Dozens of other people also were killed in a day of heavy fighting throughout the coastal territory, raising the overall Palestinian death toll in the conflict to at least 788, Gaza health official Ashraf al-Kidra said. Israel has lost 32 soldiers, all since July 17, when it widened its air campaign into a full-scale ground operation. Two Israeli civilians and a Thai worker in Israel have also been killed by rocket or mortar fire.

With the number of casualties growing on both sides, the international community has stepped up diplomatic efforts to broker a cease-fire. But Hamas is insisting on the lifting of the 7-year-old blockade, which was imposed when the Islamic militant group seized control of Gaza from the Western-backed government of Palestinian President Mahmoud Abbas. Israel says the war is meant to halt rocket fire from Palestinian militants in Gaza and destroy a sophisticated network of cross-border tunnels.

Israel imposed the blockade in 2006 after Hamas and other militants abducted an Israeli soldier in a deadly cross-border raid. It tightened the siege in 2007 after Hamas seized power from forces loyal to Western-backed Palestinian President Mahmoud Abbas, but had eased some of the restrictions in recent years.

Egypt tightened its own restrictions last year after the overthrow of a Hamas-friendly government in Cairo and has destroyed many of the cross-border smuggling tunnels that sustained Gaza’s economy, and which were also used by Hamas to bring in arms.

U.S. Secretary of State John Kerry spent the day in Cairo feverishly calling on regional leaders to help push Israel and Hamas agree to a cease-fire as a necessary first step toward resolving some their long-standing mutual grievances.

As in years past — most recently in 2012 — the U.S. wants the violence to stop before it tries to negotiate specific demands each side has put forward. For Hamas, that includes the release of Palestinian prisoners in addition to the end of the economic blockade against Gaza.

Kerry did not make any public appearances on Thursday as he called foreign ministers in Turkey and Qatar — who have influence with Hamas — and Netanyahu to try to press a solution. Like Israel, the U.S. considers Hamas a terrorist organization and will not directly engage with its leaders.

State Department spokeswoman Jen Psaki said Thursday’s attack on the U.N. school “underscores the need to end the violence and to achieve a sustainable cease-fire and enduring resolution to the crisis in Gaza as soon as possible.”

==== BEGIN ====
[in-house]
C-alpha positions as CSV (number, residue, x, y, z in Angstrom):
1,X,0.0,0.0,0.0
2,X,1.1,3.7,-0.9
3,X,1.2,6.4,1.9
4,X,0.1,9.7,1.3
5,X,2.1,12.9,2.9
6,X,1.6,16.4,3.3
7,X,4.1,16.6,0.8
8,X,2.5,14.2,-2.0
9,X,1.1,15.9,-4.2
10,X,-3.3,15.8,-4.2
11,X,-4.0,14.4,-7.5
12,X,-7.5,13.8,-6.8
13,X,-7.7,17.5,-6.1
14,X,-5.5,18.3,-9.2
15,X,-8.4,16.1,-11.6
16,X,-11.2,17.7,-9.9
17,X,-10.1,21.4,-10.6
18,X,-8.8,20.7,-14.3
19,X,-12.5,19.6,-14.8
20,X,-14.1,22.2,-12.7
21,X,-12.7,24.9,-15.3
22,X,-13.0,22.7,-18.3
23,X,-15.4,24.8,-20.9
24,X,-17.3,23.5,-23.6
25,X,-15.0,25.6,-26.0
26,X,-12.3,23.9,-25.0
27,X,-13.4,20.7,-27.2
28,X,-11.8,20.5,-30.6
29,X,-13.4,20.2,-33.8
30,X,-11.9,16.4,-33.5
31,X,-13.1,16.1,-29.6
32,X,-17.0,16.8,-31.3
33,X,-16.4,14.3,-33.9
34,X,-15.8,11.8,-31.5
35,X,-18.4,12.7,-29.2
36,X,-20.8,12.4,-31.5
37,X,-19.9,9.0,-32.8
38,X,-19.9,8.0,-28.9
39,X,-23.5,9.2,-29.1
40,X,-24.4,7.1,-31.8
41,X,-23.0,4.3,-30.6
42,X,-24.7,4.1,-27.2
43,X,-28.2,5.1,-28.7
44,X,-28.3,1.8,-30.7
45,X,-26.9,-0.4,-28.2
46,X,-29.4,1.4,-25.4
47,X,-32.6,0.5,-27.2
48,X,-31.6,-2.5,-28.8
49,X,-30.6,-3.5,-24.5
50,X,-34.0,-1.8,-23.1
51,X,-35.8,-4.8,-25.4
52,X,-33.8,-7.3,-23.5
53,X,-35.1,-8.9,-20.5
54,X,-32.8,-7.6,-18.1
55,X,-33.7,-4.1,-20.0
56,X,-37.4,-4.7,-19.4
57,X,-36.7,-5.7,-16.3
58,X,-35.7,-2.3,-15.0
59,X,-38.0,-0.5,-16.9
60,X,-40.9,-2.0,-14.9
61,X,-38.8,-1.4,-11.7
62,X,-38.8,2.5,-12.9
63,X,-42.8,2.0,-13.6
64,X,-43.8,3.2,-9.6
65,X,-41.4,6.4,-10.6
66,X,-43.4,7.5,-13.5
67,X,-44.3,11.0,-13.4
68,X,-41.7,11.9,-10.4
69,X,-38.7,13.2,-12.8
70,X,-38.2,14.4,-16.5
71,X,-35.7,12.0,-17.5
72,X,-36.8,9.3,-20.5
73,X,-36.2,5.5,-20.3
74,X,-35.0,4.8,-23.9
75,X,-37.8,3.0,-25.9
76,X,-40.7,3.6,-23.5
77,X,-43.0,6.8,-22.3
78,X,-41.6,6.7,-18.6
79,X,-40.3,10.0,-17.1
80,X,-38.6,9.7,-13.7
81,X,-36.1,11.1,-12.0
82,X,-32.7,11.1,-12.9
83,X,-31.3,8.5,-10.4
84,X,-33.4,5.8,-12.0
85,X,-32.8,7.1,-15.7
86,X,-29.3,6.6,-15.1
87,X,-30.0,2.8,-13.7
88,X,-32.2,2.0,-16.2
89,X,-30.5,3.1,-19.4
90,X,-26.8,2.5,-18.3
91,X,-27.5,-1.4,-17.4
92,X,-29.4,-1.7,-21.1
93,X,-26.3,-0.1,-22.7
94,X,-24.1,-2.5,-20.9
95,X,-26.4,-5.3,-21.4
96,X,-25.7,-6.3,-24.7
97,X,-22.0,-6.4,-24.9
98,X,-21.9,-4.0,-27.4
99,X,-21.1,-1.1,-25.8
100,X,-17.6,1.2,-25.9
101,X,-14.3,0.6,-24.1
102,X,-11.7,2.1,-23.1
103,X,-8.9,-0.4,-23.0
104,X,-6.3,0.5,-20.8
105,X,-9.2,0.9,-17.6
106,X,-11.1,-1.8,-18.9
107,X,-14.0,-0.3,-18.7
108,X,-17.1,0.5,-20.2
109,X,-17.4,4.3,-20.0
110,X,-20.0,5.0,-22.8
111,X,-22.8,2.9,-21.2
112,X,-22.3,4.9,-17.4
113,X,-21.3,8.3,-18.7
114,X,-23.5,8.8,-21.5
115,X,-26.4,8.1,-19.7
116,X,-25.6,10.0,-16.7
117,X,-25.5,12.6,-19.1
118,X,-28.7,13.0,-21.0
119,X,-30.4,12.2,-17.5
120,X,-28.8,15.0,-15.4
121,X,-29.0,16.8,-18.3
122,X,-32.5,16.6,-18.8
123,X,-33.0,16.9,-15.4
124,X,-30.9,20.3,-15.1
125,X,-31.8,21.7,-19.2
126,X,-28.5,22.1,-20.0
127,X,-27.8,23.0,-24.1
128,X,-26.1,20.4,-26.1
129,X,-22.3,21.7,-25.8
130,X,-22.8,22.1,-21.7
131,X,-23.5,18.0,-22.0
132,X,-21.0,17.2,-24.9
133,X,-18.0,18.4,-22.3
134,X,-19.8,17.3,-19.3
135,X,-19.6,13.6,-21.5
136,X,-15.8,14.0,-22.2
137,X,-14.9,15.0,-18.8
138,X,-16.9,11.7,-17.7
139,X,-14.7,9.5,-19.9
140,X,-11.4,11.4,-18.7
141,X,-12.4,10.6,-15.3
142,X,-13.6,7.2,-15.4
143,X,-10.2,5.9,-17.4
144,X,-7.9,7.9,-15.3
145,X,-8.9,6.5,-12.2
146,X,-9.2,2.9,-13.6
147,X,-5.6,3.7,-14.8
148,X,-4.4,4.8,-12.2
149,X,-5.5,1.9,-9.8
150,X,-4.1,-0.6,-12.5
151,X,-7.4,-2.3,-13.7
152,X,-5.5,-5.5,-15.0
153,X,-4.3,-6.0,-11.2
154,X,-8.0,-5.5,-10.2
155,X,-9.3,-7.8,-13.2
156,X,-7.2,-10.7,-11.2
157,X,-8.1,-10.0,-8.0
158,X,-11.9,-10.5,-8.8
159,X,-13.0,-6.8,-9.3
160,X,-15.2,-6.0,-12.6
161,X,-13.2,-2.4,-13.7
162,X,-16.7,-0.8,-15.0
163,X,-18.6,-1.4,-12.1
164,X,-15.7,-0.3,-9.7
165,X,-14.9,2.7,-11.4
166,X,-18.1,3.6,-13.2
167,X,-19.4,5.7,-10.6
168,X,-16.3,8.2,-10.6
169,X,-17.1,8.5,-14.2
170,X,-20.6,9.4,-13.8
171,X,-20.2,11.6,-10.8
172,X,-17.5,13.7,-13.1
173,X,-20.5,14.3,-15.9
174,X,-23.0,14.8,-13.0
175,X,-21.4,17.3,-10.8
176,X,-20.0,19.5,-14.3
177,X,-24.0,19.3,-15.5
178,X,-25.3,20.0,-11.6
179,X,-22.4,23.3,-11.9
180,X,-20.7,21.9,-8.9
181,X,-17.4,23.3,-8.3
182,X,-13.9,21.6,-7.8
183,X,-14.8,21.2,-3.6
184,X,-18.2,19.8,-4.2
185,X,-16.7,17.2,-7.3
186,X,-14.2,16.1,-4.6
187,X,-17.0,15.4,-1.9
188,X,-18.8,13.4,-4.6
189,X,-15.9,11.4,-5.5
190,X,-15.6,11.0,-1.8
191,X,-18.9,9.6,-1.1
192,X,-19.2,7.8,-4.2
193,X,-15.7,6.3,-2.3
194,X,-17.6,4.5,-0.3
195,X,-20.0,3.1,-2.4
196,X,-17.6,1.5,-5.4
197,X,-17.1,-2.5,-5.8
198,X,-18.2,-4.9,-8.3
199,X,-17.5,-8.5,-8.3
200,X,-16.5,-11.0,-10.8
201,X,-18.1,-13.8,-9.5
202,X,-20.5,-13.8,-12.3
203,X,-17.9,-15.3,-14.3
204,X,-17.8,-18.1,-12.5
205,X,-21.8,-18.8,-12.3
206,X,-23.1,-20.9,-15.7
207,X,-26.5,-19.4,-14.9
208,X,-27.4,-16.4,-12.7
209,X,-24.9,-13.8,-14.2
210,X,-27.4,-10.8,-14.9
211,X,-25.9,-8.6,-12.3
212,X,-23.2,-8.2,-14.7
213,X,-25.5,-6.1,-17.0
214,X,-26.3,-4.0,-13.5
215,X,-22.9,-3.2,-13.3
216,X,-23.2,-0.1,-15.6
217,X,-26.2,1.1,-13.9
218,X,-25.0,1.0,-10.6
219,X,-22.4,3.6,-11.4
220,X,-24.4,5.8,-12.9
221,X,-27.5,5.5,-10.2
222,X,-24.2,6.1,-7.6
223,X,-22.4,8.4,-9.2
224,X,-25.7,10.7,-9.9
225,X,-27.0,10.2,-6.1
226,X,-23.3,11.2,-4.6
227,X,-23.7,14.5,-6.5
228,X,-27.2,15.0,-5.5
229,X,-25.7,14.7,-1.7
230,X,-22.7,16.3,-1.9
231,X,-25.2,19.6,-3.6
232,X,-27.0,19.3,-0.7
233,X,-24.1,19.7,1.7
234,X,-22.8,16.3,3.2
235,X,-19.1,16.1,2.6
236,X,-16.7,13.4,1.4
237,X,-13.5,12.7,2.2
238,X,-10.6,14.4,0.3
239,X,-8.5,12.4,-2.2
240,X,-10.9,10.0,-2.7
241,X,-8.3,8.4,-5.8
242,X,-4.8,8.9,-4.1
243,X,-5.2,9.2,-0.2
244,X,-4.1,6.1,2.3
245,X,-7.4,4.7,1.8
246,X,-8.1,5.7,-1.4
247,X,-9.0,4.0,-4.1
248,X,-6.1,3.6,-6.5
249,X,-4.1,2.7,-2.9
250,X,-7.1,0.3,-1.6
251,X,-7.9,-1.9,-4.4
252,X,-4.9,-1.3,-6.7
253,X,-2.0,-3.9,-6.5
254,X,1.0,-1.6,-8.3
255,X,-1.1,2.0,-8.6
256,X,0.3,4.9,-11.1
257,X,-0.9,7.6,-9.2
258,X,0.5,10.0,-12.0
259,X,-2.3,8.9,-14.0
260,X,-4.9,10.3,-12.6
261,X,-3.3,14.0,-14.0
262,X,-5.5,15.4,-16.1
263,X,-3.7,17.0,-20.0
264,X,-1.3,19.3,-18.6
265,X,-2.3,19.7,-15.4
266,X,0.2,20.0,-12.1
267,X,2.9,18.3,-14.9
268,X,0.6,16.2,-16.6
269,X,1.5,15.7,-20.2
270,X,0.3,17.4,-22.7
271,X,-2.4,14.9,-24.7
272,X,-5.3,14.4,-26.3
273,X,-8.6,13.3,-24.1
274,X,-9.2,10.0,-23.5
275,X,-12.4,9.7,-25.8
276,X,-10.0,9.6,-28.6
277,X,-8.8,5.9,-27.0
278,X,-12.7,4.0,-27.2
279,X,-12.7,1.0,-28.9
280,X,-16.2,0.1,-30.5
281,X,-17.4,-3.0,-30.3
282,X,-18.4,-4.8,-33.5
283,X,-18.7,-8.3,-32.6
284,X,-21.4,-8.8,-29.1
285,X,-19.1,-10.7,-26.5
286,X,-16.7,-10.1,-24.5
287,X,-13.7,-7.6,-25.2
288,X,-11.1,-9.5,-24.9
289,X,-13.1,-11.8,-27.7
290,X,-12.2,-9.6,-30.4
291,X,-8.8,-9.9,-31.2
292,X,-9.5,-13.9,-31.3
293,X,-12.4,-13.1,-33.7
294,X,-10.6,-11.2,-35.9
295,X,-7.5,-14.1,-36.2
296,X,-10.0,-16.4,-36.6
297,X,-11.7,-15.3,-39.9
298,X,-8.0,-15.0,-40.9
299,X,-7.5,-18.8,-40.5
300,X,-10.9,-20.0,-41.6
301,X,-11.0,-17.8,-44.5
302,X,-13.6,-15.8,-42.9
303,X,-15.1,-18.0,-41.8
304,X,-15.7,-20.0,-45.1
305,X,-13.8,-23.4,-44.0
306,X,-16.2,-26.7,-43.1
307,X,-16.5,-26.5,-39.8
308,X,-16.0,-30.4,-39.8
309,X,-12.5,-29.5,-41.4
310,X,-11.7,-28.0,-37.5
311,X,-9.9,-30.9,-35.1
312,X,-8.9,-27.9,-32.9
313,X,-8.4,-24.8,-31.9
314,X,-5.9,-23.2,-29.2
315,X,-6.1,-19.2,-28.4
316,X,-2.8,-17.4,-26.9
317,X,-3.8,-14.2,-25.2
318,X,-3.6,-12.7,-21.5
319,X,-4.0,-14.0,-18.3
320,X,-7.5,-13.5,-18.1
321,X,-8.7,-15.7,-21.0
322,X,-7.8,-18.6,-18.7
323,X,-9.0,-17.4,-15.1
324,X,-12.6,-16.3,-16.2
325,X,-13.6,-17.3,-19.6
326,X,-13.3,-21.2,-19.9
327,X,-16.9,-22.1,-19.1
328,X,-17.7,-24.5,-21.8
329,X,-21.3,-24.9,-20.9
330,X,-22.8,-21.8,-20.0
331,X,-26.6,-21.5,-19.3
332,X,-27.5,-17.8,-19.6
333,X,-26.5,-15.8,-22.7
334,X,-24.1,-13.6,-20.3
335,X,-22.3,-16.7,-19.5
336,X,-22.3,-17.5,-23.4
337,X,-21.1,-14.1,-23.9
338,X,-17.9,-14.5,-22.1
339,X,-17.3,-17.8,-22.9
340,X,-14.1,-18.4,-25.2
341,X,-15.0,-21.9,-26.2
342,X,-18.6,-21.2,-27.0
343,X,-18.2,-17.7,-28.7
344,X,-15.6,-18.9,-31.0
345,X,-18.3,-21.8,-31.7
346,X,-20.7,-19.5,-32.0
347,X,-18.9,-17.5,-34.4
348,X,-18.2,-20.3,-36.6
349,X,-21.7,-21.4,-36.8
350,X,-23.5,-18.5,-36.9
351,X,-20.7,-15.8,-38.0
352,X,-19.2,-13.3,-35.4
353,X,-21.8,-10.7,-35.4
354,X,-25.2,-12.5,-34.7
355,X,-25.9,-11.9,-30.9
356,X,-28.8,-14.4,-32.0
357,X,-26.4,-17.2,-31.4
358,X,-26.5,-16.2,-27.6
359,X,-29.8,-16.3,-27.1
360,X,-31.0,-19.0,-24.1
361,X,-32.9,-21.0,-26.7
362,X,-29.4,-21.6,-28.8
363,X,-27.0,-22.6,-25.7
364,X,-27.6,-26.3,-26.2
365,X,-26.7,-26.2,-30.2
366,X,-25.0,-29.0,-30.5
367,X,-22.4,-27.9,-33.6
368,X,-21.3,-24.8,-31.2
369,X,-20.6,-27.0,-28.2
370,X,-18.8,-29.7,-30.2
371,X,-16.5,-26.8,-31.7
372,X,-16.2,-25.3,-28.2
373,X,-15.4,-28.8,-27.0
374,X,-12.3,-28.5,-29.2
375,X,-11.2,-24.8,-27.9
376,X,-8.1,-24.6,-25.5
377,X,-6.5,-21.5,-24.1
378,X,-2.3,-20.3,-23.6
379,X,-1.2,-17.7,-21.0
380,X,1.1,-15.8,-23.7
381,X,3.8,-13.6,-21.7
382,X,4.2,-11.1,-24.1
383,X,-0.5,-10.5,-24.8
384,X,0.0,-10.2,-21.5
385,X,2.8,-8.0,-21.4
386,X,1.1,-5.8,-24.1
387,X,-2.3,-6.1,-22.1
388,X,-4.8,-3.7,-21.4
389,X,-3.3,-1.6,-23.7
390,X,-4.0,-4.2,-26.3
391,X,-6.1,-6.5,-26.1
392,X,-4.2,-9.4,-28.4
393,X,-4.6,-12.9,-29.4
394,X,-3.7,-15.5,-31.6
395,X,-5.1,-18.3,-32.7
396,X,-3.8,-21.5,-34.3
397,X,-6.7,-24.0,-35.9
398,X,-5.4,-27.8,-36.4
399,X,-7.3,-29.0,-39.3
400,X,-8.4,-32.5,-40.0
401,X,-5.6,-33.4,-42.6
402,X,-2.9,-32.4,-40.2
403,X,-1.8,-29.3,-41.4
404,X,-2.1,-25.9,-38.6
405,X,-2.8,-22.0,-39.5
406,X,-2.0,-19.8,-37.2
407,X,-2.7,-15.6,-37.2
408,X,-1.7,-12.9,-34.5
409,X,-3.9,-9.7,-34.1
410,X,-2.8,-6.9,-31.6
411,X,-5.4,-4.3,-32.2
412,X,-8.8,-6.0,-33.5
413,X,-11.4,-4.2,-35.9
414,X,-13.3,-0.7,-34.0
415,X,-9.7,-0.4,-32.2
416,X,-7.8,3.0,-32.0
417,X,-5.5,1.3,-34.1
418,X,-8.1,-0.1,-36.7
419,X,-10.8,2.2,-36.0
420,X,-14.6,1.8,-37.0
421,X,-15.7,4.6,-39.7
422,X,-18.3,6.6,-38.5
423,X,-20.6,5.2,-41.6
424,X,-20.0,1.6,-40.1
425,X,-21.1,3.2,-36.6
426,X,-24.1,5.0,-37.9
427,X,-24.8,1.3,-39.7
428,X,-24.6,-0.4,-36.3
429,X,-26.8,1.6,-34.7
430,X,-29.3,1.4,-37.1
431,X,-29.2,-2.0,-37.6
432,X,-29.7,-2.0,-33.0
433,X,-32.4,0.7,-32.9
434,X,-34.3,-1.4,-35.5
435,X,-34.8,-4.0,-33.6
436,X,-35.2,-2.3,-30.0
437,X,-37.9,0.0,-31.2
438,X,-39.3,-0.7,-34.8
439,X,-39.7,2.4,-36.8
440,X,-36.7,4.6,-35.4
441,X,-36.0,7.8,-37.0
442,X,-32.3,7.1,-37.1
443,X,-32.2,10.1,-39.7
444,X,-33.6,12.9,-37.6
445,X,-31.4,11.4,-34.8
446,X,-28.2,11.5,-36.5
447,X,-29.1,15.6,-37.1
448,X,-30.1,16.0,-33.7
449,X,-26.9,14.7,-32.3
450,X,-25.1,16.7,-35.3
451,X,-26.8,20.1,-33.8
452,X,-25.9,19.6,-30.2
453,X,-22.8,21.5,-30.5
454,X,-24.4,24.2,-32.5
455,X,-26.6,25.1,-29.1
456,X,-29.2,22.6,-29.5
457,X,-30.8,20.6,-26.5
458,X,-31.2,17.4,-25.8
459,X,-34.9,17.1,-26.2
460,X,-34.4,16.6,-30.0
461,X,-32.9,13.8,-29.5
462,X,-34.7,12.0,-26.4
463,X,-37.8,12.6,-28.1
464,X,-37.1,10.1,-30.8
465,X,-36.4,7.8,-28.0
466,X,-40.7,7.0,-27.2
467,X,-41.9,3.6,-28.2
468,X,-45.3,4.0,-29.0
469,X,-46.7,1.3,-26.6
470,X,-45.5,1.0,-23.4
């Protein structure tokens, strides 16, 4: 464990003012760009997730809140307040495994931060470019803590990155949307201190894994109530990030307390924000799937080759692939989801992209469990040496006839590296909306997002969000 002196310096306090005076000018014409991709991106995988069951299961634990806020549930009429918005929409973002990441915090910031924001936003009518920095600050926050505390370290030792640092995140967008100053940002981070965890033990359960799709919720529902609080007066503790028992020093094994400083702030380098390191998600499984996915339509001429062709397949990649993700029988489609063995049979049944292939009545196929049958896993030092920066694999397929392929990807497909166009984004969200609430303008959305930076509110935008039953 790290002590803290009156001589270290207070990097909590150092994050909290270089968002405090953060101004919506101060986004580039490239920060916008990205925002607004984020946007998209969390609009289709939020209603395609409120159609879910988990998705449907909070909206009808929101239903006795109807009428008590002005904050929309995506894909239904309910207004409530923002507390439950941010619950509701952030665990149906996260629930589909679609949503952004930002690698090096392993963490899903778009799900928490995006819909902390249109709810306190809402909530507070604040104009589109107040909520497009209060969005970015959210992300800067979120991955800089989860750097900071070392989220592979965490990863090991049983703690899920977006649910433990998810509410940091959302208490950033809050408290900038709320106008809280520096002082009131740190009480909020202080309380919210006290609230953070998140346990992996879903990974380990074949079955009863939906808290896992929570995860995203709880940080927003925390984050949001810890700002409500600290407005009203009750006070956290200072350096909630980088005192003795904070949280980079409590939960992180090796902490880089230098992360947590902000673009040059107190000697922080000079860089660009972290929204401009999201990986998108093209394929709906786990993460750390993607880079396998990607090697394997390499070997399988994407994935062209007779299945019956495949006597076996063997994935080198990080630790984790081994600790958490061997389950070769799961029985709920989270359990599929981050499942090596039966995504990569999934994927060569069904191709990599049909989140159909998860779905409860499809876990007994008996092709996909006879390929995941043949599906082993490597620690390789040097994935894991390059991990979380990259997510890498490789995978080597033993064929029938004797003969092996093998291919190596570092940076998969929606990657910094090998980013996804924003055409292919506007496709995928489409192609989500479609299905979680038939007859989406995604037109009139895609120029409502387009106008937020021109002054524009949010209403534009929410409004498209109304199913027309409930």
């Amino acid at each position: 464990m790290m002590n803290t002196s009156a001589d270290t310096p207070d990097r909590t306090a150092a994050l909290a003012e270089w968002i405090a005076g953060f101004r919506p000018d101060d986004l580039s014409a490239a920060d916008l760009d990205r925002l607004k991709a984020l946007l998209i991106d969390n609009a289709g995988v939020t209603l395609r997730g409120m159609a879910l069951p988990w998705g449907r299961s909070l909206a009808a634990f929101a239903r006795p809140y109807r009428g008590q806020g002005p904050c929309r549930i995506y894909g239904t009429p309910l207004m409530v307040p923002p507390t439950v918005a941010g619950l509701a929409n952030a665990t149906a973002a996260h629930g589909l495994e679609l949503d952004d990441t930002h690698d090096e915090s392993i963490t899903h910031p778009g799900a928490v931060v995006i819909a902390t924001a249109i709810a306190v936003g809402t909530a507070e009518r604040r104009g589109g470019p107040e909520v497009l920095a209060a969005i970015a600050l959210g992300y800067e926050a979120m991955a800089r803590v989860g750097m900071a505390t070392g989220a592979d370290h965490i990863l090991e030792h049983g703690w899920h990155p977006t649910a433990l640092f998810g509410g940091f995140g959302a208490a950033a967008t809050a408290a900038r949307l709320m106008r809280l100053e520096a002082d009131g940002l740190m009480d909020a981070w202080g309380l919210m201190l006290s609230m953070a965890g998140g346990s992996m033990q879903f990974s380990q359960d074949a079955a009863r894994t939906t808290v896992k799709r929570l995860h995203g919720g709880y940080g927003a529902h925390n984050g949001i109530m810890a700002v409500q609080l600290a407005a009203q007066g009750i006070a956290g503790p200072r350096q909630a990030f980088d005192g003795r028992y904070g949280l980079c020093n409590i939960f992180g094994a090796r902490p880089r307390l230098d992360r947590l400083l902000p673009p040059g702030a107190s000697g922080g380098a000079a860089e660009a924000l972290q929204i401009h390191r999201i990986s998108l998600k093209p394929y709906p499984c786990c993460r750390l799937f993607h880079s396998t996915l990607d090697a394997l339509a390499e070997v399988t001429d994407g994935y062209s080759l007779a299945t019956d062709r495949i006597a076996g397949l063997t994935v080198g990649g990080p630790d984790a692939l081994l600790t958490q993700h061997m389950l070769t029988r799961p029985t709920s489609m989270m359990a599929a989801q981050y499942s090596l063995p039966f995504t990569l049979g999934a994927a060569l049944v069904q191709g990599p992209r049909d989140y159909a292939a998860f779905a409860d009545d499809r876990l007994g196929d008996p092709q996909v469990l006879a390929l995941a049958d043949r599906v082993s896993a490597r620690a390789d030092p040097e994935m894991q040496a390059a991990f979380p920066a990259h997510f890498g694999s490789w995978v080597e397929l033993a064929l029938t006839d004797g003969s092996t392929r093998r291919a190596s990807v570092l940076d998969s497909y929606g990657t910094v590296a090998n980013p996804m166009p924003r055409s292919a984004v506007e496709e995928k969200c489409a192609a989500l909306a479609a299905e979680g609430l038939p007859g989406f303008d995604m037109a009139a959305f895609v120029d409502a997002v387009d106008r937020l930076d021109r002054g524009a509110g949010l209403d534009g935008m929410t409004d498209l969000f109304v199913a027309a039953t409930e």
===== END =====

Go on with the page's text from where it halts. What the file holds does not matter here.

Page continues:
“We call on all parties to protect these facilities from the conflict and we have condemn those responsible for hiding weapons in United Nations facilities in Gaza,” Psaki added.

British Foreign Secretary Philip Hammond, meanwhile, urged Hamas to agree on an immediate humanitarian cease-fire and said Israel and Palestinian Authority could then come together to hold talks.

“Hamas must agree to a humanitarian cease-fire without preconditions for the sake of the people in Gaza,” he said during a news conference after meetings with Egyptian officials in Cairo.

Israeli Prime Minister Benjamin Netanyahu, however, made no reference to the cease-fire efforts in underscoring his determination to neutralize the rocket and tunnel threats.

More than 2,000 rockets have been fired at Israel from Gaza since July 8, and the Israeli military says it has uncovered more than 30 tunnels leading from Gaza to Israel, some of which have been used by Hamas to carry out attacks.

“We started this operation to return peace and quiet to Israel… And we shall return it,” Netanyahu said after meeting with Hammond earlier Thursday in Israel.

In other violence, six members of the same family and an 18-month-old infant boy were killed when an Israeli airstrike hit the Jebaliya refugee camp early Thursday, according to Gaza police and health officials. Another airstrike on a home in the southern Gaza town of Abassan killed five members of another family, al-Kidra said.

Heavy fighting was reported along the border of central Gaza, according to Gaza police spokesman Ayman Batniji. Israeli troops fired tank shells that reached parts of the Bureij and Maghazi refugee camps, although no injuries were immediately reported. Clashes also erupted between Palestinian fighters and Israeli troops in the northern town of Beit Lahiya, Batniji said.

Israeli naval vessels meanwhile fired more than 100 shells along the coast of Gaza City and northern Gaza, the spokesman said, adding that rescue teams were unable to operate in the area because of the heavy fire.